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In 1993, Millis and Creeden committed two armed robberies. State police stopped them and searched their vehicle, which contained ammunition, a pistol, and cash from the robberies. The traffic stop was found to be pretextual but Creeden had already implicated Millis as the getaway driver. Millis was convicted of aiding and abetting: an armed bank robbery, the use of a firearm during and in relation to a crime of violence, a Hobbs Act robbery, and possession of a firearm by a felon. Millis’s previous convictions, a 1992 Ohio conviction for aggravated assault and a 1991 Ohio conviction for selling marijuana, plus his federal armed bank robbery conviction qualified him as a career offender. The district judge sentenced him to a below-guidelings 410 months’ imprisonment, stating, “if I had discretion ... I would sentence him to about 25 years.”Millis repeatedly sought post-conviction relief. Attempting to benefit from intervening legal changes concerning career offender designation, Millis invoked the 28 U.S.C. 2255(e), “savings clause” to seek habeas relief under 28 U.S.C. 2241. The Seventh Circuit affirmed the denial of relief. The savings clause is a narrow exception to the rule that federal sentences must be collaterally attacked under section 2255. Millis’s sentence on his guidelines counts fell within the range for a non-career offender, so his career offender designation did not result in a miscarriage of justice, as required for savings clause relief. View "Millis v. Segal" on Justia Law

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Talevski, living with dementia, was a patient at Valparaiso Care, a state-run Indiana nursing facility. His wife filed suit under 42 U.S.C. 1983 for violations of the Federal Nursing Home Reform Act (FNHRA), 42 U.S.C. 1396r, which establishes the minimum standards of care to which nursing-home facilities must adhere in order to receive federal funds in the Medicaid program. Some of the requirements relate to residents’ rights, including two cited by Talevski, the right to be free from chemical restraints imposed for purposes of discipline or convenience rather than treatment and the right not to be transferred or discharged unless certain criteria are met.The district court dismissed the action, finding that FNHRA does not provide a private right of action that may be redressed under 42 U.S.C. 1983. The Seventh Circuit reversed. The section 1983 remedy broadly encompasses violations of federal statutory as well as constitutional law. The court noted the express rights-creating language in the statute and that FNHRA is not the type of comprehensive enforcement scheme, incompatible with individual enforcement. The right protected by the statute is not so vague and amorphous that its enforcement would strain judicial competence. View "Talevski v. Health and Hospital Corp. of Marion County" on Justia Law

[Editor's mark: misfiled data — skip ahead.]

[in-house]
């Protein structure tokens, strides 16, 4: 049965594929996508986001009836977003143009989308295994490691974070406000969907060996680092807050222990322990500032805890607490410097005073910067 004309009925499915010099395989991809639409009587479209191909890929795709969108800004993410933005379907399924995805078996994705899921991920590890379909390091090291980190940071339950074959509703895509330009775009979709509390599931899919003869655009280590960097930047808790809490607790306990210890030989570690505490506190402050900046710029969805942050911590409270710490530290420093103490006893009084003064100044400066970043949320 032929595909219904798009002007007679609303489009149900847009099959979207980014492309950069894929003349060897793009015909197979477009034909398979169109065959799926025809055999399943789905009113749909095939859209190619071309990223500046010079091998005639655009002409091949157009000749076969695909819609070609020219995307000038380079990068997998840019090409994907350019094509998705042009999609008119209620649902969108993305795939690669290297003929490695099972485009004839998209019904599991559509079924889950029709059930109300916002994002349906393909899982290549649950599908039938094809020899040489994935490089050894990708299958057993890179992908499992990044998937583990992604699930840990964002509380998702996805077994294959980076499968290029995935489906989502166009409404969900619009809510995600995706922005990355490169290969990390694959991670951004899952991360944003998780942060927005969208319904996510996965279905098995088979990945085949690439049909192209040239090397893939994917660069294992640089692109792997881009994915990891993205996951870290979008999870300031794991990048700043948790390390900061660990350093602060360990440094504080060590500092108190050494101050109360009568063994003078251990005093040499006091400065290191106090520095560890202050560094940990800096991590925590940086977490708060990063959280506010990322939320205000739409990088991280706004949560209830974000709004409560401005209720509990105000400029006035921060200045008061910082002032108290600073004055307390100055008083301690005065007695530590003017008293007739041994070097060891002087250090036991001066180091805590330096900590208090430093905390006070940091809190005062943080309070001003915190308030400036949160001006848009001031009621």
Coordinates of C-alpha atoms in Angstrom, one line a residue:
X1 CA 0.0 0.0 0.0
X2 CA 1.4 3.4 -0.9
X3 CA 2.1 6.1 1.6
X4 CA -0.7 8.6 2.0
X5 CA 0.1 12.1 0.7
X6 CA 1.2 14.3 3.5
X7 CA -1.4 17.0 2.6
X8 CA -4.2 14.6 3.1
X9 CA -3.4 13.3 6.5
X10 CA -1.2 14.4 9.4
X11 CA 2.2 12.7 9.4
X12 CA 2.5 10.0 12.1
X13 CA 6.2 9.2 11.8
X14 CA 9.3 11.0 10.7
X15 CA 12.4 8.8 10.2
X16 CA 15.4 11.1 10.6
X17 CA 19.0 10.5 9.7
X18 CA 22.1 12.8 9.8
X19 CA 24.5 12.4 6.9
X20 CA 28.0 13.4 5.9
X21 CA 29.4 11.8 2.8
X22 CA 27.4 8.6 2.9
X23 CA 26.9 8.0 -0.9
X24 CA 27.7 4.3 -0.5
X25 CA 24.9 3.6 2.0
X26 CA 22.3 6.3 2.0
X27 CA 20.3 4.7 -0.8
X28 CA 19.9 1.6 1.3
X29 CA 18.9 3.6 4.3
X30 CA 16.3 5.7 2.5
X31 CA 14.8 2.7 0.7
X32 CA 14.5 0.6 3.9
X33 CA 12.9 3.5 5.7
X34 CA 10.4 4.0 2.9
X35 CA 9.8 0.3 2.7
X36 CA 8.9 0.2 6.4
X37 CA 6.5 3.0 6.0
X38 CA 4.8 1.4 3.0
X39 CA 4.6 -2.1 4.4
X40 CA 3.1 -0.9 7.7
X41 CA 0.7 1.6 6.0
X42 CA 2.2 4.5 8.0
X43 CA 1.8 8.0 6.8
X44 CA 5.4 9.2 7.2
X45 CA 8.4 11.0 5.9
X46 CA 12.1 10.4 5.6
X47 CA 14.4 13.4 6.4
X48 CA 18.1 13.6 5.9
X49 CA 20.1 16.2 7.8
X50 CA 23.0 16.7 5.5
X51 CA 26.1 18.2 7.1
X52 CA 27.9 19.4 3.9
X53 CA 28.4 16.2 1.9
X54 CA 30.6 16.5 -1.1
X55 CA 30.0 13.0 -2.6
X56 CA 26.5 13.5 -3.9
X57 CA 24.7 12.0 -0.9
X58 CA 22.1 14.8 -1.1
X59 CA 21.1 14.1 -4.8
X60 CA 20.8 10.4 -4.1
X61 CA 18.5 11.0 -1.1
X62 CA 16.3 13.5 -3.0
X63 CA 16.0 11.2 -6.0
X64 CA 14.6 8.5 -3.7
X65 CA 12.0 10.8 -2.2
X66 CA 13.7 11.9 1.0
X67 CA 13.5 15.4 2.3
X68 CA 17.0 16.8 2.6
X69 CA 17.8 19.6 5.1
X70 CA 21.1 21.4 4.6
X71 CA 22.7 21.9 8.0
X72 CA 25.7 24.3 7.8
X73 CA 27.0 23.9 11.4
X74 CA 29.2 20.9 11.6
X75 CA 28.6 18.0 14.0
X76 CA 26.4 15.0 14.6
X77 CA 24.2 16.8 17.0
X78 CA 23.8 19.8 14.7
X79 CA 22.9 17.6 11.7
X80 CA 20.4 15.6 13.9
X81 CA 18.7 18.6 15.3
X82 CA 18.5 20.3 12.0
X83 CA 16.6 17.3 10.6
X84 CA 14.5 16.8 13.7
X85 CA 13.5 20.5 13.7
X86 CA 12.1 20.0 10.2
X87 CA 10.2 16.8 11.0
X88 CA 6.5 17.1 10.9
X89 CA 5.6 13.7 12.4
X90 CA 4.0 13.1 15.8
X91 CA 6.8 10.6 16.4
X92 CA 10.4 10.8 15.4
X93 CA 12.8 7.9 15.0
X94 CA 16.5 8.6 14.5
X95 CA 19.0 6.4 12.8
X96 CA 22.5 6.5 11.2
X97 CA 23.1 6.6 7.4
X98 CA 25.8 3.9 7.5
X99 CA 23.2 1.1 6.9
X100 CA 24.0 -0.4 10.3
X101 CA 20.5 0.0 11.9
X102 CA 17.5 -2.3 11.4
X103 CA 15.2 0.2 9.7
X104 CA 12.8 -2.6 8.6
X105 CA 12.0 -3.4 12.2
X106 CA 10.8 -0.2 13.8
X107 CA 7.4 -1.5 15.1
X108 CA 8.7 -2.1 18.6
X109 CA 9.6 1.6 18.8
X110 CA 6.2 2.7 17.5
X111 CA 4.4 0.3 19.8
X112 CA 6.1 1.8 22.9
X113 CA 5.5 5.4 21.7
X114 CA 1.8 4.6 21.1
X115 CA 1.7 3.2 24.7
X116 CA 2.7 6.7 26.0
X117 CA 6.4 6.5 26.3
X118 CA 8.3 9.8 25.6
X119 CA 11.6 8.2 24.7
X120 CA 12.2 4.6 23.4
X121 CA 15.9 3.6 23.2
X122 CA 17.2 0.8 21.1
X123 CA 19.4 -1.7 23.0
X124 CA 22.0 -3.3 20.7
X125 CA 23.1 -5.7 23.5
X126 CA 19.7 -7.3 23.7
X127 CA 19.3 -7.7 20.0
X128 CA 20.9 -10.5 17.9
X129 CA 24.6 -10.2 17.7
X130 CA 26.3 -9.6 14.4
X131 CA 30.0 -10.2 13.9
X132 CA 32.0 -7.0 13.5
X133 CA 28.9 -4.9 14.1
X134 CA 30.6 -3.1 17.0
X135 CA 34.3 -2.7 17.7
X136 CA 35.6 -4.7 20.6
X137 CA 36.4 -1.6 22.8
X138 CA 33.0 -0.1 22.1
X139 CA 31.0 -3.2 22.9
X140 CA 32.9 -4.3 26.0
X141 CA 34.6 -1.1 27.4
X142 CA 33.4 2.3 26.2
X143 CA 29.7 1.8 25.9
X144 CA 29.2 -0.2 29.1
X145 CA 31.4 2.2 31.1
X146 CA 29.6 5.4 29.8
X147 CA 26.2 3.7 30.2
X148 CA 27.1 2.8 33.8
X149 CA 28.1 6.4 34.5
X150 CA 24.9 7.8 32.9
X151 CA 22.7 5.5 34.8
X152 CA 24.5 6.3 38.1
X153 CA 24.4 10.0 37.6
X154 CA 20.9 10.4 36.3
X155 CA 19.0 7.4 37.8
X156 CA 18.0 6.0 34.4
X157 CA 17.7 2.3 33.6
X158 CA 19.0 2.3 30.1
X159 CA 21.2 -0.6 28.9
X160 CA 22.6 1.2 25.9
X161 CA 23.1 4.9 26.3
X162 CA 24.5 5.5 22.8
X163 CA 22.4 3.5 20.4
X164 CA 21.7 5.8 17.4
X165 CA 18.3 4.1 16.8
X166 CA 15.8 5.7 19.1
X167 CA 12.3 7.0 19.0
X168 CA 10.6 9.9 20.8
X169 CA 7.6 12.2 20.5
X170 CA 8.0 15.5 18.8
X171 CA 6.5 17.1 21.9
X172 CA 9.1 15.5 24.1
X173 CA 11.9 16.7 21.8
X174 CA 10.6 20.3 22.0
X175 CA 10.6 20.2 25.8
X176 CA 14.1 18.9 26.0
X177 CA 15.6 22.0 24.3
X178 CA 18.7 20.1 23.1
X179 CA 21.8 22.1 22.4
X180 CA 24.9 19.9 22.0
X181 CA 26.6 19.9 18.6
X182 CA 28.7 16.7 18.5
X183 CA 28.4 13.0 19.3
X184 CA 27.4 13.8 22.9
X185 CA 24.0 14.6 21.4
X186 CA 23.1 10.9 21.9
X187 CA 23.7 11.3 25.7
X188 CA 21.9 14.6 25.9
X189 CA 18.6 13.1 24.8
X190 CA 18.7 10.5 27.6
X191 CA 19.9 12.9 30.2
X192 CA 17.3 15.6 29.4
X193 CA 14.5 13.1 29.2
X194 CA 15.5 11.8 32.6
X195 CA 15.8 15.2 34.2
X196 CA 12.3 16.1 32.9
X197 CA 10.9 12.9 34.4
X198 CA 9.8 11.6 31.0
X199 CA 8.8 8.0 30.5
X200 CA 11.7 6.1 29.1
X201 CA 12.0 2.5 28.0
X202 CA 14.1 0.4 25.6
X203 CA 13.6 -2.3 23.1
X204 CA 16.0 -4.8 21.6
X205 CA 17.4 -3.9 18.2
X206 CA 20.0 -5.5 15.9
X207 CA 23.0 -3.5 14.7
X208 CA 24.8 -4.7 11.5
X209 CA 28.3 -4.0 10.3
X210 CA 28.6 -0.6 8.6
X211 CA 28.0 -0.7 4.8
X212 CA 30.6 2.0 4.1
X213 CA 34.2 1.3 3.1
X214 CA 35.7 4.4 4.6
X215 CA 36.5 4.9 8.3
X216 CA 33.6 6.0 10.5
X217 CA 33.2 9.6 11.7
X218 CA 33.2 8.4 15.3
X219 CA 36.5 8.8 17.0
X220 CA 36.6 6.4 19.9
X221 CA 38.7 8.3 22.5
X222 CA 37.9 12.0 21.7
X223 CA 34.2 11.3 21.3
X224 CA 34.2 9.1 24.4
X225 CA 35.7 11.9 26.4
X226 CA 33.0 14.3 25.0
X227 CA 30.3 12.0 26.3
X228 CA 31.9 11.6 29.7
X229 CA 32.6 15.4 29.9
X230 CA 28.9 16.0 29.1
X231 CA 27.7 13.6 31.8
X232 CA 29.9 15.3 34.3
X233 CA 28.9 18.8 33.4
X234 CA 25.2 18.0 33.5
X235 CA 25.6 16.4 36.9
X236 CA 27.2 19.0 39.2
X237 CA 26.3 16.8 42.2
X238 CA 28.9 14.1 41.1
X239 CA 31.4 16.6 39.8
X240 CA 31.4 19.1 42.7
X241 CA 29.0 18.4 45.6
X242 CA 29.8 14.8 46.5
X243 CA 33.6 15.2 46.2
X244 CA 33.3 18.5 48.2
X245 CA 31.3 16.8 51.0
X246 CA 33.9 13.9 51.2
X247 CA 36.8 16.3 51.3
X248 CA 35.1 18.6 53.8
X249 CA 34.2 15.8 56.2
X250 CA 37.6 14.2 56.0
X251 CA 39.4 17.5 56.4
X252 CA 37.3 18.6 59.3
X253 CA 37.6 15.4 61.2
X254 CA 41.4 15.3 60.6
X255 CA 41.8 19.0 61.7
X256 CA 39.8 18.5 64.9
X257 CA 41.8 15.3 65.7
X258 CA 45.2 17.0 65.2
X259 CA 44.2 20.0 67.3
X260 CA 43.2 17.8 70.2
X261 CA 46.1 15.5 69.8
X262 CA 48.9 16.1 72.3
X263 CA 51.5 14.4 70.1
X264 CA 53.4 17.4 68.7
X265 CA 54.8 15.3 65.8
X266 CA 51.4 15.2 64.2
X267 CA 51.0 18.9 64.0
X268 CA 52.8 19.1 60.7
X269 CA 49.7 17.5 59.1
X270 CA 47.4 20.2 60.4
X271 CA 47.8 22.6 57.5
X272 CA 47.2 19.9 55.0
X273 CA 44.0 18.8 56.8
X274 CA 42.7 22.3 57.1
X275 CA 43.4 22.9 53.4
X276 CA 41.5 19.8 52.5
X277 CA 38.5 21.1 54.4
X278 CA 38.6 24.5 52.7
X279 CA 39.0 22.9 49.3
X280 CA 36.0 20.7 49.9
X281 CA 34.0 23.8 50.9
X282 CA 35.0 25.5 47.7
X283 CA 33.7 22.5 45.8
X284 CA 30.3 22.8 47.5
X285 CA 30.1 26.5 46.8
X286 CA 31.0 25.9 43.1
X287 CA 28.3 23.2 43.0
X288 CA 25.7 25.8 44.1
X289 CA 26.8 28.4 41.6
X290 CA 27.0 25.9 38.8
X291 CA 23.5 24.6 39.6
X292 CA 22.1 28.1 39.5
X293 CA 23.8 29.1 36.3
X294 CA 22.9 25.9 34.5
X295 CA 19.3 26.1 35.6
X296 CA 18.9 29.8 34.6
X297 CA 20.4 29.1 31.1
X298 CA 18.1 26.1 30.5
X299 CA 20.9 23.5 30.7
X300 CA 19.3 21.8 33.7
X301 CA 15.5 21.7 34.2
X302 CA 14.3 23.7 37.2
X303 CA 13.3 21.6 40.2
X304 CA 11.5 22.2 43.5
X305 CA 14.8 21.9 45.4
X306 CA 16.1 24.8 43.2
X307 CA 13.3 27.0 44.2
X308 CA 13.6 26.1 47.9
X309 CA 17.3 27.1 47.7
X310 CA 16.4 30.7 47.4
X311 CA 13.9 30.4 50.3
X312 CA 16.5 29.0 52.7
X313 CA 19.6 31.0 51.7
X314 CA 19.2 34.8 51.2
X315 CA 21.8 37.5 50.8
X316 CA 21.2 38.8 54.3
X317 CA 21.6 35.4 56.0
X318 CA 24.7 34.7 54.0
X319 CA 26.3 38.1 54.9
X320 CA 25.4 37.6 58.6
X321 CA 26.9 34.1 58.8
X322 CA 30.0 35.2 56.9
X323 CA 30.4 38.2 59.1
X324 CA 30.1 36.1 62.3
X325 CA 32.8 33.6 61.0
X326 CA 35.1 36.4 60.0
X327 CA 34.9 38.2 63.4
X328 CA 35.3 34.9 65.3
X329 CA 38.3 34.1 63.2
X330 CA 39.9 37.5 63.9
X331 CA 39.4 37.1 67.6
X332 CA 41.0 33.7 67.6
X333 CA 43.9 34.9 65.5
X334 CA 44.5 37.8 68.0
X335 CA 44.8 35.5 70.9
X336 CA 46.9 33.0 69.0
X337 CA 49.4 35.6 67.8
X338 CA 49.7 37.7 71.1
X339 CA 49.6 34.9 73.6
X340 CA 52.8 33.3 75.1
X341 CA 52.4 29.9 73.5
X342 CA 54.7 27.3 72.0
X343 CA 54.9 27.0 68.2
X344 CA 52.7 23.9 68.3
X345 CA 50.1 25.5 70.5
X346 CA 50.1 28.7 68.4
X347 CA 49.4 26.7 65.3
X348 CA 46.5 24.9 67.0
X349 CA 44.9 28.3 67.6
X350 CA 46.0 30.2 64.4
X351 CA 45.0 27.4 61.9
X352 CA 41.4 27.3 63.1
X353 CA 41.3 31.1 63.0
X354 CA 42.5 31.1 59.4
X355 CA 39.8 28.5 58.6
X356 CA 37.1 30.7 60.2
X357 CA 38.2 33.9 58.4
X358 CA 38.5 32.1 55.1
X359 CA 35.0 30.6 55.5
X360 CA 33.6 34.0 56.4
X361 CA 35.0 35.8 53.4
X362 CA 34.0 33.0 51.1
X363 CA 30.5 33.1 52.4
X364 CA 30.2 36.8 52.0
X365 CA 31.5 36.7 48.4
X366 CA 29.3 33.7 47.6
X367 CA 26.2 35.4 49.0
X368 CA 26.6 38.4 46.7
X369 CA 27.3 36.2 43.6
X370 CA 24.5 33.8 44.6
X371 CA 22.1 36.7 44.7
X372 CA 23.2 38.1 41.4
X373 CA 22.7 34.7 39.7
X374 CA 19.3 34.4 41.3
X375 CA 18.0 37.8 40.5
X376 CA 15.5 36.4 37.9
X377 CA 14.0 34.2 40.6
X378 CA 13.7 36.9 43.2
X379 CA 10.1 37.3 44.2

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Johnson, an inmate at Dixon Correctional Center in Illinois, sued medical professionals under 42 U.S.C. 1983 alleging that they were deliberately indifferent to his serious medical needs because none of them referred Johnson for surgery to repair his hernia. In 2011-2016, Dixon's medical professionals evaluated Johnson more than 90 times, including for treatment of his often-uncontrolled diabetes. Johnson complained, intermittently, of hernia pain but the hernia was at times undetectable, and even when detected, it was small and reducible. Johnson claims that the defendants told him that he would not receive surgery unless his hernia became strangulated or incarcerated. They prescribed over-the-counter pain medication and abdominal binders to manage his symptoms.A court-appointed expert, Dr. Toyama opined that the standard of care in treating a “medically fit” individual with an umbilical hernia is surgical repair but when an umbilical hernia is not strangulated or incarcerated, surgery is not urgent and usually scheduled as an elective procedure. Toyama reiterated that Johnson’s medical records showed no evidence that Johnson’s hernia was strangulated or acutely incarcerated and testified that Johson’s medical records established that his hernia never changed significantly, that he continued to be physically active. When asked whether he had any criticisms of the defendants’ treatment, Toyama answered, “No.” The Seventh Circuit affirmed summary judgment in the defendants’ favor. The record failed to support that they acted with deliberate indifference. View "Johnson v. Dominguez" on Justia Law